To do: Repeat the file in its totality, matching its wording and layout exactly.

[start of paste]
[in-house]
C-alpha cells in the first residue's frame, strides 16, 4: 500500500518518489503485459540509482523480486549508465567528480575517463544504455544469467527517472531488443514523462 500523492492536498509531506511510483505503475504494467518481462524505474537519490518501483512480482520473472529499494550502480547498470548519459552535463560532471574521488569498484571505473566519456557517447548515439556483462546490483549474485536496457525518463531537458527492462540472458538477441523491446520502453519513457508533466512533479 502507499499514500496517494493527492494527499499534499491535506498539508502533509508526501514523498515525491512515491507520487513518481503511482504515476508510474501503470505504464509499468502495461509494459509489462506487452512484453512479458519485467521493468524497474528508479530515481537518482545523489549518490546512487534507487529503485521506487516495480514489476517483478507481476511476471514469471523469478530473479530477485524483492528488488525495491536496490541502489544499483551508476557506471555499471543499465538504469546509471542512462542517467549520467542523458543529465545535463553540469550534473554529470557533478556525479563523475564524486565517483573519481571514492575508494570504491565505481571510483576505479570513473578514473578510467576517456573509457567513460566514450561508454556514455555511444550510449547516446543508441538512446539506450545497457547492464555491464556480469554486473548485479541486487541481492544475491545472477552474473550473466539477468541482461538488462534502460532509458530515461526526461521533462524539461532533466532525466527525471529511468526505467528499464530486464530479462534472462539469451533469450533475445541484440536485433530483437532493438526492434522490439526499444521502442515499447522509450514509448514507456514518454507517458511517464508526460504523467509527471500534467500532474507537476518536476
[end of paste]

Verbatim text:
[in-house]
C-alpha cells in the first residue's frame, strides 16, 4: 500500500518518489503485459540509482523480486549508465567528480575517463544504455544469467527517472531488443514523462 500523492492536498509531506511510483505503475504494467518481462524505474537519490518501483512480482520473472529499494550502480547498470548519459552535463560532471574521488569498484571505473566519456557517447548515439556483462546490483549474485536496457525518463531537458527492462540472458538477441523491446520502453519513457508533466512533479 502507499499514500496517494493527492494527499499534499491535506498539508502533509508526501514523498515525491512515491507520487513518481503511482504515476508510474501503470505504464509499468502495461509494459509489462506487452512484453512479458519485467521493468524497474528508479530515481537518482545523489549518490546512487534507487529503485521506487516495480514489476517483478507481476511476471514469471523469478530473479530477485524483492528488488525495491536496490541502489544499483551508476557506471555499471543499465538504469546509471542512462542517467549520467542523458543529465545535463553540469550534473554529470557533478556525479563523475564524486565517483573519481571514492575508494570504491565505481571510483576505479570513473578514473578510467576517456573509457567513460566514450561508454556514455555511444550510449547516446543508441538512446539506450545497457547492464555491464556480469554486473548485479541486487541481492544475491545472477552474473550473466539477468541482461538488462534502460532509458530515461526526461521533462524539461532533466532525466527525471529511468526505467528499464530486464530479462534472462539469451533469450533475445541484440536485433530483437532493438526492434522490439526499444521502442515499447522509450514509448514507456514518454507517458511517464508526460504523467509527471500534467500532474507537476518536476